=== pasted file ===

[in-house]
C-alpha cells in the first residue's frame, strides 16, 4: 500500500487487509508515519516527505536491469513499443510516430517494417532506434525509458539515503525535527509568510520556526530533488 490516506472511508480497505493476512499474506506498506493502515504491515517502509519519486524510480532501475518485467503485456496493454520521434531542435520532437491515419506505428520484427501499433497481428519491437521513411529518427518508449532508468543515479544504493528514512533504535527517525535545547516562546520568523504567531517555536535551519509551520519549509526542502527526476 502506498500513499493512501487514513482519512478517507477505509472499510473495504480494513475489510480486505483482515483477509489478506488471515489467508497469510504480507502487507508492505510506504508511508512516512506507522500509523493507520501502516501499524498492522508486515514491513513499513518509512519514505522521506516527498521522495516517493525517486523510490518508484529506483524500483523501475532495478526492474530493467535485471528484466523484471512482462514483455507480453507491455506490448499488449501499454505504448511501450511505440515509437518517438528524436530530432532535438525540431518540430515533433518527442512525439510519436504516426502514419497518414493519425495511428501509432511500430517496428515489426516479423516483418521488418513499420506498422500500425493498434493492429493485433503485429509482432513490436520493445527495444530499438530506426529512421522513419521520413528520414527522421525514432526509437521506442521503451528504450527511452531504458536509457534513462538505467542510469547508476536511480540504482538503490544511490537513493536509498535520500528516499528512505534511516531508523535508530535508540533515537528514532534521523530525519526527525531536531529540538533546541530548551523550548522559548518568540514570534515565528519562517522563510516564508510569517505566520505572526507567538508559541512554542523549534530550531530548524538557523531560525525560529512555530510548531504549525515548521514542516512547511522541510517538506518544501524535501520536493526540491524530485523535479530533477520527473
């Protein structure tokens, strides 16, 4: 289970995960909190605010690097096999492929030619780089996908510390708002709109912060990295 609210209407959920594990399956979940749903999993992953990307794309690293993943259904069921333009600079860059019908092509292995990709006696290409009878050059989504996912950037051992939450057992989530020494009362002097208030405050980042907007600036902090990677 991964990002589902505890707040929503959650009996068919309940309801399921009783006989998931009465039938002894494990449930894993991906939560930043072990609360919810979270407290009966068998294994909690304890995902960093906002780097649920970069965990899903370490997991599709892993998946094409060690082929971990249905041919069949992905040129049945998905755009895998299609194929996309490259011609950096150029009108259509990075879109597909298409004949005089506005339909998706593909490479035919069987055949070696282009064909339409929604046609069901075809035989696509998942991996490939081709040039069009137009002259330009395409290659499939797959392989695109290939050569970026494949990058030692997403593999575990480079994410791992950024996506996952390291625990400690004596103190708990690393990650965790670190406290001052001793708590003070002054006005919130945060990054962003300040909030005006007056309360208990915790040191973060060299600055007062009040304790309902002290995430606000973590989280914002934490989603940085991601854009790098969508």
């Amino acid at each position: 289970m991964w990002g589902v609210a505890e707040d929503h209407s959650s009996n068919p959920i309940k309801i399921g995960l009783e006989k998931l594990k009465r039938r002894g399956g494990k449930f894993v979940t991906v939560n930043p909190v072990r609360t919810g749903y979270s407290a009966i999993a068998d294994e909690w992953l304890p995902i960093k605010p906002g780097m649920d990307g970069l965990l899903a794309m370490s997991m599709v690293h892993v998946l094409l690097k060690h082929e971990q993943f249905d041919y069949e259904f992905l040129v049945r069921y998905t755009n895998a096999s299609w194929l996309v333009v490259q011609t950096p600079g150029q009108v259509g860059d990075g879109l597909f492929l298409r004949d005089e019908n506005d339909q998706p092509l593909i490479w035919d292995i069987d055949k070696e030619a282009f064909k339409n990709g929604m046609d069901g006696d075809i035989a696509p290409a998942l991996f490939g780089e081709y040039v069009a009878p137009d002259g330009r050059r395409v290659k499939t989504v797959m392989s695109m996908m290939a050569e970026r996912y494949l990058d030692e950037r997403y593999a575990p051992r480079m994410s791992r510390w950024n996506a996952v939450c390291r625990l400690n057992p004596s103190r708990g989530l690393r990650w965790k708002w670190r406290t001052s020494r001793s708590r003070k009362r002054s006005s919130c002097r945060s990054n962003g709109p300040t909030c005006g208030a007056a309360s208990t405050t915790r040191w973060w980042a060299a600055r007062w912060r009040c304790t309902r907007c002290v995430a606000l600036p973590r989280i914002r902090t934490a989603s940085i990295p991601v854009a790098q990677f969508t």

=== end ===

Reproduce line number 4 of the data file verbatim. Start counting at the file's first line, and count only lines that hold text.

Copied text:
């Amino acid at each position: 289970m991964w990002g589902v609210a505890e707040d929503h209407s959650s009996n068919p959920i309940k309801i399921g995960l009783e006989k998931l594990k009465r039938r002894g399956g494990k449930f894993v979940t991906v939560n930043p909190v072990r609360t919810g749903y979270s407290a009966i999993a068998d294994e909690w992953l304890p995902i960093k605010p906002g780097m649920d990307g970069l965990l899903a794309m370490s997991m599709v690293h892993v998946l094409l690097k060690h082929e971990q993943f249905d041919y069949e259904f992905l040129v049945r069921y998905t755009n895998a096999s299609w194929l996309v333009v490259q011609t950096p600079g150029q009108v259509g860059d990075g879109l597909f492929l298409r004949d005089e019908n506005d339909q998706p092509l593909i490479w035919d292995i069987d055949k070696e030619a282009f064909k339409n990709g929604m046609d069901g006696d075809i035989a696509p290409a998942l991996f490939g780089e081709y040039v069009a009878p137009d002259g330009r050059r395409v290659k499939t989504v797959m392989s695109m996908m290939a050569e970026r996912y494949l990058d030692e950037r997403y593999a575990p051992r480079m994410s791992r510390w950024n996506a996952v939450c390291r625990l400690n057992p004596s103190r708990g989530l690393r990650w965790k708002w670190r406290t001052s020494r001793s708590r003070k009362r002054s006005s919130c002097r945060s990054n962003g709109p300040t909030c005006g208030a007056a309360s208990t405050t915790r040191w973060w980042a060299a600055r007062w912060r009040c304790t309902r907007c002290v995430a606000l600036p973590r989280i914002r902090t934490a989603s940085i990295p991601v854009a790098q990677f969508t």